City Property told the Evening Times it had plans to decorate vacant shop windows, encourage temporary shops and artists' galleries.

This fits firmly with Ms Baker's vision, unveiled last week, of the High Street as a new "heart of Glasgow" district of alternative retailers, art galleries and cafes.

However, right now empty shops are unwashed, there are no temporary stores and next week a gallery, The Duchy in Duke Street, will close, having failed to renegotiate a concessionary rent.

The Merchant City and High Street were once the main focus of Glasgow's much-vaunted regeneration efforts and was said to have inspired Barcelona's facelift of the 1990s.

Local politicians now talk of Glasgow copying the Catalan capital.

City Property, wholly owned by Glasgow City Council, "bought" around 2000 business premises from the local authority in 2010 for £120m.

This money was used to fund a series of controversial early retirement deals, including one for Mr Inch, who stepped down in 2010.

City Property now has to raise enough rents to cover payments on this mortgage.

IT'S a retail Catch 22. Samantha Cooper says she will lose everything if she closes her shop – and she will lose everything if she keeps it open.

The 43-year-old has invested her life savings into Ladywell Healing And Crystals in High Street.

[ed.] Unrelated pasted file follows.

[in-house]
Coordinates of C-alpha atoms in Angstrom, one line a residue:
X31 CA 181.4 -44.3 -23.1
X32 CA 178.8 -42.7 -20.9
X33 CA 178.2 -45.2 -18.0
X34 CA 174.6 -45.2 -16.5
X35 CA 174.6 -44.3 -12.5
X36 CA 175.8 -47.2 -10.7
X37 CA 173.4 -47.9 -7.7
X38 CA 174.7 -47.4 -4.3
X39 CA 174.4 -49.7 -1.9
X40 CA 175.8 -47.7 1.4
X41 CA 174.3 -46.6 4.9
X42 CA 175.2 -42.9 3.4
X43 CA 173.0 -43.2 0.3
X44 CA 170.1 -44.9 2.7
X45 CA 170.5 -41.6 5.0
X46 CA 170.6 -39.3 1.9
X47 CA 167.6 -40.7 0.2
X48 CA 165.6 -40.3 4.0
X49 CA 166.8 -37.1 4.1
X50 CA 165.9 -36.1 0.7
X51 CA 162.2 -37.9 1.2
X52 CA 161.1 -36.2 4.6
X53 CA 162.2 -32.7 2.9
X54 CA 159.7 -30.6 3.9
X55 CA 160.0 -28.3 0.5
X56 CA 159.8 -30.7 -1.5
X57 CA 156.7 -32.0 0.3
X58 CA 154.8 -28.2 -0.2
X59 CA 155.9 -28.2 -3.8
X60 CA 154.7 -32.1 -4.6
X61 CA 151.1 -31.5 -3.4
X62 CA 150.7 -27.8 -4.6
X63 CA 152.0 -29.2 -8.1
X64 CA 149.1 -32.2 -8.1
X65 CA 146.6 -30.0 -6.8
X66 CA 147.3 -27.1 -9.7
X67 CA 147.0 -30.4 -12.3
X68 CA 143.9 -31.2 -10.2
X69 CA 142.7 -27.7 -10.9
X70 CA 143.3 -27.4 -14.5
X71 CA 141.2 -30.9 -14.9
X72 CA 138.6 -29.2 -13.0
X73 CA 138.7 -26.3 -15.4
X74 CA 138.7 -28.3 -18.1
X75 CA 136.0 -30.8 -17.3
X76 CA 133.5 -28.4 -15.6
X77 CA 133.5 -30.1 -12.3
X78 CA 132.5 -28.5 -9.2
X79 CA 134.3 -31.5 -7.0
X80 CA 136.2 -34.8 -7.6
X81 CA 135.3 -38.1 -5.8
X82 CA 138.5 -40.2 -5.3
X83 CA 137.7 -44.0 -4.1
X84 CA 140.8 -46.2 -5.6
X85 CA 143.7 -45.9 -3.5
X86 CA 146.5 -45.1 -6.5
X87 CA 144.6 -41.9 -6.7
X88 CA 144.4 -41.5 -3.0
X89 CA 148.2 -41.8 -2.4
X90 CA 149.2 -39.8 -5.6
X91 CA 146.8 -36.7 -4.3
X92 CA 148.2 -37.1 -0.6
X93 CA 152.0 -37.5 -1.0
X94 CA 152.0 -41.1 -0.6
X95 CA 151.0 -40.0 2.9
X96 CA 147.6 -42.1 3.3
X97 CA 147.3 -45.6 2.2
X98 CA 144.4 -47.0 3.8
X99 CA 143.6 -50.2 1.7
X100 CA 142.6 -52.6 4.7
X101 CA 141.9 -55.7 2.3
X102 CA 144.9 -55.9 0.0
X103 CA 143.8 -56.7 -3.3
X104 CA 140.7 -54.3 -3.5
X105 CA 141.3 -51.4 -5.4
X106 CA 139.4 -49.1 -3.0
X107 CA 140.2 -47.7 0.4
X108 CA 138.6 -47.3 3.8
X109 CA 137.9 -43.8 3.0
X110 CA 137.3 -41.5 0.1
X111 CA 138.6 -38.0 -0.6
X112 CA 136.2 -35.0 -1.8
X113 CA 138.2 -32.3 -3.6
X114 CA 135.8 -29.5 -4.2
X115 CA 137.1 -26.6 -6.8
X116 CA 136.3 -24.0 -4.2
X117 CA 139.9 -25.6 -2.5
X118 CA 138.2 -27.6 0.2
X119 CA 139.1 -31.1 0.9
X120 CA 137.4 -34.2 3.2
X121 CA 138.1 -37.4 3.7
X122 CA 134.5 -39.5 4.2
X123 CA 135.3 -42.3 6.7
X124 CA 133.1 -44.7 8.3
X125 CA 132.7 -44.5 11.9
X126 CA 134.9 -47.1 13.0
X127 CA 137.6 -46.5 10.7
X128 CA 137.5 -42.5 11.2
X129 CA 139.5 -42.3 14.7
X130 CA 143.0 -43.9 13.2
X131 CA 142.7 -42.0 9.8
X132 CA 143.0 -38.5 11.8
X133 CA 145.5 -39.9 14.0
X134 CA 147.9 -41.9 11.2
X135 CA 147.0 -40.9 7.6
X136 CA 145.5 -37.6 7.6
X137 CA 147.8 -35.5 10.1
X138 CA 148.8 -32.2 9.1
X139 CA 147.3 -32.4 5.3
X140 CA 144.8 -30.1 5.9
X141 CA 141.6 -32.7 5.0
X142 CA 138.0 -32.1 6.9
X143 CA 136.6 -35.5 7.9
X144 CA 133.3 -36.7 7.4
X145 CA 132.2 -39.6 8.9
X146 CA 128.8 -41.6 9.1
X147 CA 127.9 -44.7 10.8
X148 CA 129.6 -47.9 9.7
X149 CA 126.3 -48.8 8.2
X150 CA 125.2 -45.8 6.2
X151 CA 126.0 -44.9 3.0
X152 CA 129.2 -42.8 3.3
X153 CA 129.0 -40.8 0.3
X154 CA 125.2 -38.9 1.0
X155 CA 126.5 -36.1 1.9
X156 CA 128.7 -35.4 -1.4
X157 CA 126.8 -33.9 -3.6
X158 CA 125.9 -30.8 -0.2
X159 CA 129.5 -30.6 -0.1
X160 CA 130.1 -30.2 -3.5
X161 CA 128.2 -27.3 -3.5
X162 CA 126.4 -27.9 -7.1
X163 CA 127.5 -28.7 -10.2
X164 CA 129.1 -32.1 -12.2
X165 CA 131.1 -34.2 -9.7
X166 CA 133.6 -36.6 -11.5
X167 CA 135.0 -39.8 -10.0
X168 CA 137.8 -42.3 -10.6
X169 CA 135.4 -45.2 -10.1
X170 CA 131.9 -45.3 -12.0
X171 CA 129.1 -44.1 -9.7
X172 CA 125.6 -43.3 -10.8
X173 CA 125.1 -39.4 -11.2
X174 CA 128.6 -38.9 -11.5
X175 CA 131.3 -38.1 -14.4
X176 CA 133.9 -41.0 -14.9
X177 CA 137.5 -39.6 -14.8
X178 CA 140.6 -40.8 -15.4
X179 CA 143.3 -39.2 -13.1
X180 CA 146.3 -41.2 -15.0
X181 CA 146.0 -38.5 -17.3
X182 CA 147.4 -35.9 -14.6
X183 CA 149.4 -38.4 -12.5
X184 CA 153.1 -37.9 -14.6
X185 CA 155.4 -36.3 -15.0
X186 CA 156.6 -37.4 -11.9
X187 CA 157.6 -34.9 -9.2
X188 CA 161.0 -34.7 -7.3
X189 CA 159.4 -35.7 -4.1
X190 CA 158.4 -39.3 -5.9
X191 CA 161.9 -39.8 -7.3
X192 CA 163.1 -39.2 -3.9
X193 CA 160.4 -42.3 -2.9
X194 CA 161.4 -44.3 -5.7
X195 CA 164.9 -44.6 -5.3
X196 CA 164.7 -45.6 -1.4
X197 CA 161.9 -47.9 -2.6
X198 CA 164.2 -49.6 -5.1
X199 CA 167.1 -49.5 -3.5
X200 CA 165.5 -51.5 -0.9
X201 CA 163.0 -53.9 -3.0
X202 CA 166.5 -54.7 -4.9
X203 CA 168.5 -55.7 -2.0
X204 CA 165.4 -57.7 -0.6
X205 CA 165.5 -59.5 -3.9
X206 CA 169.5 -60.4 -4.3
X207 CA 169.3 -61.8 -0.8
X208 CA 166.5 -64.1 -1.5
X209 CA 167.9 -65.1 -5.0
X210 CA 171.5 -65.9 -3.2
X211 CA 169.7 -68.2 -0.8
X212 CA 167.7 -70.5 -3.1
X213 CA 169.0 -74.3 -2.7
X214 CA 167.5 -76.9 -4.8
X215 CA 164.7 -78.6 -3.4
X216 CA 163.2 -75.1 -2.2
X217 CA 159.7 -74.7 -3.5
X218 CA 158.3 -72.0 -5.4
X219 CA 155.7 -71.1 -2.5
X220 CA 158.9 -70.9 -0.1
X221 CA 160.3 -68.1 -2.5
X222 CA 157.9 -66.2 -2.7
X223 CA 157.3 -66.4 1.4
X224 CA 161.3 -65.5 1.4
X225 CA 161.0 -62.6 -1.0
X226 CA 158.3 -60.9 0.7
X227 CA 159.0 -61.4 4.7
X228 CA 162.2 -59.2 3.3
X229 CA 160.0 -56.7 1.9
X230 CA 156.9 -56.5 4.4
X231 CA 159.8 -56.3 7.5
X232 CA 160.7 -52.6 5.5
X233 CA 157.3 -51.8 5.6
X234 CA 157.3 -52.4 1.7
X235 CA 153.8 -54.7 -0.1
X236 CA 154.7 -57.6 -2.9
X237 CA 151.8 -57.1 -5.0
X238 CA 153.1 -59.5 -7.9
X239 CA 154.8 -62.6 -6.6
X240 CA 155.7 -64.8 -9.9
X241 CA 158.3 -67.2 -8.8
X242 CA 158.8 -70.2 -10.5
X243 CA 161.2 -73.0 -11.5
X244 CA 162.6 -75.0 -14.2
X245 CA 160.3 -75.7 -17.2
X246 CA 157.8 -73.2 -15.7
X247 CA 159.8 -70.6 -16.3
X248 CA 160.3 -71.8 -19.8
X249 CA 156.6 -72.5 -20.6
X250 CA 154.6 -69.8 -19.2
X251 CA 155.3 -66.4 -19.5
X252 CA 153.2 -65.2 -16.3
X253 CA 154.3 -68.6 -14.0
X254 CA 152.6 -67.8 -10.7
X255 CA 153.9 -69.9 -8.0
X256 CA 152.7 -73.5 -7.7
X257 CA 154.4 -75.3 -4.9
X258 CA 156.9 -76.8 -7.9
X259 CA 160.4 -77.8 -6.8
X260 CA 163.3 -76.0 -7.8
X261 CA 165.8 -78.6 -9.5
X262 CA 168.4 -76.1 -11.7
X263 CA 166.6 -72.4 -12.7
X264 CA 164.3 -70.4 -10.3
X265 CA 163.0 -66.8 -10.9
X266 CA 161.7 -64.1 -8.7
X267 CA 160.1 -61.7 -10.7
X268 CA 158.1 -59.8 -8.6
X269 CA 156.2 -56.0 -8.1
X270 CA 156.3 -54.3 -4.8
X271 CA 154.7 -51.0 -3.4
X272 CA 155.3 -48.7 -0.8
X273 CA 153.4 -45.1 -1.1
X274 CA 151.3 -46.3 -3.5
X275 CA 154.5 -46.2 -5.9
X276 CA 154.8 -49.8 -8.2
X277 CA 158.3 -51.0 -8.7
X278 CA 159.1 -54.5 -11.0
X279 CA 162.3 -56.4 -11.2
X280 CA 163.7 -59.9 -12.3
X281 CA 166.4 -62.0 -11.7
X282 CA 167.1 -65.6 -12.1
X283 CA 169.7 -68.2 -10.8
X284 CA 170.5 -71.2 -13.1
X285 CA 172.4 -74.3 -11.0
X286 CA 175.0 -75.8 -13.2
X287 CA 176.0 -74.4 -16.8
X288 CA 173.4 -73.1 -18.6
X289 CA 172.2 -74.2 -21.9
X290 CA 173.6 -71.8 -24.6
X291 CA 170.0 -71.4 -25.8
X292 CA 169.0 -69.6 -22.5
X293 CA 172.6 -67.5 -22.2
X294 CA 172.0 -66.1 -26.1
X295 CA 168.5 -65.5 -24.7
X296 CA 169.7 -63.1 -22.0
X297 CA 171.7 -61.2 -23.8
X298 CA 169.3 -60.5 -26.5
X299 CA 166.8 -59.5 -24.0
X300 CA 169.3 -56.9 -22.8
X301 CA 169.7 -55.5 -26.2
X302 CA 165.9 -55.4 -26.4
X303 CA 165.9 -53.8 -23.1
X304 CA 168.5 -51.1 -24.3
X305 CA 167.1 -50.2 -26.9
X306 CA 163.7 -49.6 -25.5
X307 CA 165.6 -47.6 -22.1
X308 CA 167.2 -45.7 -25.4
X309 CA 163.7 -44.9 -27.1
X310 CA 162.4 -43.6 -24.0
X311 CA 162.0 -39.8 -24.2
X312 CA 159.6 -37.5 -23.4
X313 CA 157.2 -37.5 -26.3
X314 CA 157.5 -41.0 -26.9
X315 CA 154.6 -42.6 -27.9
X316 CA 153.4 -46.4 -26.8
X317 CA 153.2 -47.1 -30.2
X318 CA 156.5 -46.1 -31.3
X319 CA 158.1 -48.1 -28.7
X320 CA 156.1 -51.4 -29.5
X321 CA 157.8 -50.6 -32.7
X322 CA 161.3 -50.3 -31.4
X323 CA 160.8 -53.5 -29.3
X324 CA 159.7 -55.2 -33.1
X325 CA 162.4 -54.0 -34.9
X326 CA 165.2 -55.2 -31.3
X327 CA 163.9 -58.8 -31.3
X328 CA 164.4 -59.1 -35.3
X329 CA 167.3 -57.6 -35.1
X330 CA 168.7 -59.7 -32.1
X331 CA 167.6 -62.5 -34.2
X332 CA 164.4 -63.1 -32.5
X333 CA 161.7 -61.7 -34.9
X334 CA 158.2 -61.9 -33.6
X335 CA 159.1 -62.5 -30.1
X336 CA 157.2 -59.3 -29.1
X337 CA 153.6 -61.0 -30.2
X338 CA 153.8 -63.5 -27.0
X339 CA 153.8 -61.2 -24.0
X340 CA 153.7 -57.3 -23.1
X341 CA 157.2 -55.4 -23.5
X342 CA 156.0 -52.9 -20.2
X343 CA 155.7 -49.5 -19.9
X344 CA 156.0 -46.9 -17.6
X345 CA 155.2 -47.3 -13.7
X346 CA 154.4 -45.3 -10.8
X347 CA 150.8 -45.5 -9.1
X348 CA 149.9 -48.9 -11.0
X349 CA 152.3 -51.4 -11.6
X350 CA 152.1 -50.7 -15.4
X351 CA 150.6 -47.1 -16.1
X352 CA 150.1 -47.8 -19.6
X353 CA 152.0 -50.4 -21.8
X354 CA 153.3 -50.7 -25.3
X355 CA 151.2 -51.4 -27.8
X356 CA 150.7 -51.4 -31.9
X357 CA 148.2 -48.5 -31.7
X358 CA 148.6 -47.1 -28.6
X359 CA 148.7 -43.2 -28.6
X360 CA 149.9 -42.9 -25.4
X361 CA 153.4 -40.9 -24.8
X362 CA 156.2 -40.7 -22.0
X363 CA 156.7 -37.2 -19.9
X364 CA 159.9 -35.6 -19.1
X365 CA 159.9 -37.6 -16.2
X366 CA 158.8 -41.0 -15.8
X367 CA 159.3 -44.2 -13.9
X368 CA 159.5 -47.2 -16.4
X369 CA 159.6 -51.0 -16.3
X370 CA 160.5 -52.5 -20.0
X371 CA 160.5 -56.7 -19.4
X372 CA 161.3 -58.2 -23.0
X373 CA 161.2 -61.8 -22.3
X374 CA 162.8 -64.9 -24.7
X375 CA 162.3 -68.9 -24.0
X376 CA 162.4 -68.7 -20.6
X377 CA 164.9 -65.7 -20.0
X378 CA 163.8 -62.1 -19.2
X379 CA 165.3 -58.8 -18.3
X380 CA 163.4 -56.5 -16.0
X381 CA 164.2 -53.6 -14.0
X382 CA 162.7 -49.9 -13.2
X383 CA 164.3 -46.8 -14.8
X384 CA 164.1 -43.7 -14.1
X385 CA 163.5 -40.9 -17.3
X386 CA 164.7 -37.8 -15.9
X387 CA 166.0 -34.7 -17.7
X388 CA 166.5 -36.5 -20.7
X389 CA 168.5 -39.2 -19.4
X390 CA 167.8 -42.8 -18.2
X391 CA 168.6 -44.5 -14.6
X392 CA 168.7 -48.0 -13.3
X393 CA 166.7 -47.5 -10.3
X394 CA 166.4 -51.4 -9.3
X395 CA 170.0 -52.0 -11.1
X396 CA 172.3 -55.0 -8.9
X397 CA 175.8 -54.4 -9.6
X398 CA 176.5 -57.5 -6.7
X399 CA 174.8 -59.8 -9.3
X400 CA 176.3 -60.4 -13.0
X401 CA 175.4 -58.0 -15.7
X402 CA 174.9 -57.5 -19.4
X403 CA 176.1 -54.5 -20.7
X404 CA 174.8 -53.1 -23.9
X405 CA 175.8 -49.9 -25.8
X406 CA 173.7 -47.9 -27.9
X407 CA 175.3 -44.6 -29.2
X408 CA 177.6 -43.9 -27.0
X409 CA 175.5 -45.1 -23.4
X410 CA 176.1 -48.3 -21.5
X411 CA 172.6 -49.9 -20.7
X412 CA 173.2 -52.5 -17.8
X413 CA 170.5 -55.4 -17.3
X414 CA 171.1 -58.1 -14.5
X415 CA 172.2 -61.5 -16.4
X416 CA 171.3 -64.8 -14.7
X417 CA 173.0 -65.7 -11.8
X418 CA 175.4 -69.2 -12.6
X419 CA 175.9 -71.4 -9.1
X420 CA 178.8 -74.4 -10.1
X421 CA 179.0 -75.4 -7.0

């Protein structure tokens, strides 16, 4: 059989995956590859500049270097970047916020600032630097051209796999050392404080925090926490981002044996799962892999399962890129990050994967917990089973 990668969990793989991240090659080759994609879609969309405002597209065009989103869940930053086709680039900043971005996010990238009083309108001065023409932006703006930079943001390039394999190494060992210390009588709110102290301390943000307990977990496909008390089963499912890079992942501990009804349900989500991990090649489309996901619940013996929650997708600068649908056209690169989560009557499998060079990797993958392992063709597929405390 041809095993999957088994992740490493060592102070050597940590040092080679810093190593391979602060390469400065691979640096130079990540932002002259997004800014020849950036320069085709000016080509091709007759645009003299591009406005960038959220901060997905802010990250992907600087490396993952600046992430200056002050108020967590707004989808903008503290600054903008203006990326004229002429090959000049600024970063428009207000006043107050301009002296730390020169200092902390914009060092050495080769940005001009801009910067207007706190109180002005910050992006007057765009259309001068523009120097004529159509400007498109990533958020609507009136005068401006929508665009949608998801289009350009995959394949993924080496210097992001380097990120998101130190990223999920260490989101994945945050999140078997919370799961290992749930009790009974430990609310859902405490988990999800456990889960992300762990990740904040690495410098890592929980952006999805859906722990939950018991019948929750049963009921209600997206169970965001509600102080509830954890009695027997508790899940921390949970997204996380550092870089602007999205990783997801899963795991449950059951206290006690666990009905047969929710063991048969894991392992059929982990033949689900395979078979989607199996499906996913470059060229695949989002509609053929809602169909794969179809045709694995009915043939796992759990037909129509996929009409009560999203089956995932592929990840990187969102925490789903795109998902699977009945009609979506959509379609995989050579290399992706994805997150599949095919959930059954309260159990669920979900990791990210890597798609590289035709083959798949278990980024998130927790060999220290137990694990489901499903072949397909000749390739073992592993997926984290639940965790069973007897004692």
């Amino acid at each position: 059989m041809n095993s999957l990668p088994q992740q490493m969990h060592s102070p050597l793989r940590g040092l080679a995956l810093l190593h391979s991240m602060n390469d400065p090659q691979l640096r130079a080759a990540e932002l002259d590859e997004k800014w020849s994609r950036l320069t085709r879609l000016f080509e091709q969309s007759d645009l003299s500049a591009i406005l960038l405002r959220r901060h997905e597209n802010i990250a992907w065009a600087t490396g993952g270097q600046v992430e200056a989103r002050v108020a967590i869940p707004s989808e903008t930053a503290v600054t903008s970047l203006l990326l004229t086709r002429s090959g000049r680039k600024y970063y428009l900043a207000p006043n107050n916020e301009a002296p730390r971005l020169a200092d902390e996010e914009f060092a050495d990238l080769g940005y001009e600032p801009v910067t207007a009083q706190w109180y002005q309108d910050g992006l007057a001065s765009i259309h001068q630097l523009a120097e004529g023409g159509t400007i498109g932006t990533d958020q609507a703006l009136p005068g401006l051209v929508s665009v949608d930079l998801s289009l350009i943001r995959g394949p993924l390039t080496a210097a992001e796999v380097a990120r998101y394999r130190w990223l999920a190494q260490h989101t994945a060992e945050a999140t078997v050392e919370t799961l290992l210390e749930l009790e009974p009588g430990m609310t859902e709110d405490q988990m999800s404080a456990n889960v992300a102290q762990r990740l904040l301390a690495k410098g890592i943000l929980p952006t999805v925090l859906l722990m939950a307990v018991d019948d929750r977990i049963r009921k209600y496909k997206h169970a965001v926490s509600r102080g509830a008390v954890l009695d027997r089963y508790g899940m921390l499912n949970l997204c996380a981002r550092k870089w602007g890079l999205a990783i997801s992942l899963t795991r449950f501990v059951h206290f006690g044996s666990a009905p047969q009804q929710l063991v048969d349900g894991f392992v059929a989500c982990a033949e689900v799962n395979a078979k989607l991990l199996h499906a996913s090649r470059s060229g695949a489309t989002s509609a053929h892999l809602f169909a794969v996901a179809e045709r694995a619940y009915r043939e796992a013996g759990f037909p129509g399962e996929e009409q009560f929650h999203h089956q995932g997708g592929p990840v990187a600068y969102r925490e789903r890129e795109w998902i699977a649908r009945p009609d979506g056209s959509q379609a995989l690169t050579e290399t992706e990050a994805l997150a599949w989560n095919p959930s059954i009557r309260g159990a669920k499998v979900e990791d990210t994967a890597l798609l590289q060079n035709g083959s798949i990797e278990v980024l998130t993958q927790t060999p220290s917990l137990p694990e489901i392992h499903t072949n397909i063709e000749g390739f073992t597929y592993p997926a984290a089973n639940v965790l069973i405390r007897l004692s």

The business – part of a once vibrant alternative religious scene in the area – is doing well.

But a row between the tenant and City Property and its commercial partner Ryden over who pays for repairs is giving Ms Cooper a real headache.

She said: "We are left in a dilemma; we cannot leave because we will be pursued for the huge costs of repairs.

"We can't sign our new lease because we will be liable for the repairs. We stand to lose the life savings we invested in renovating our shop, hence we can't relocate.

"We spent a large sum converting Ladywell to our specifications."

Ms Cooper said her problems were typical of nearby retailers.

She said: "I have been inundated with stories from businesses and charities in High Street, Parnie Street, Trongate, Duke Street, Saltmarket and King Street about how people had lost their business through the same repairs regime as ourselves.

"The consensus was that due to the new management of our properties by CP and Ryden, we felt we are kept at 'arm's length'.

"It is extremely difficult to reach decision makers when reporting repairs and complaining about procedures. And we don't know what our tenants' rights are."

City Property denied its repairs regime was putting anybody out of business or that the appointment of Ryden had affected tenants' rights.

A spokesman said: "We have not imposed any additional repairing obligations on tenants.

"If there are significant repairs required to Ms Cooper's property then this is due to a lack of maintenance on her part, not the landlord."

A few years ago Ms Cooper would have dealt with just one organisation, the city council.

Now she has to handle City Property and its commercial partner Ryden; Glasgow Housing Association's factoring wing YourPlaces; City Building; and, if she wishes a business grant, the city council.

Her local councillor Nina Baker said: "It's hard to figure out who holds accountability any more."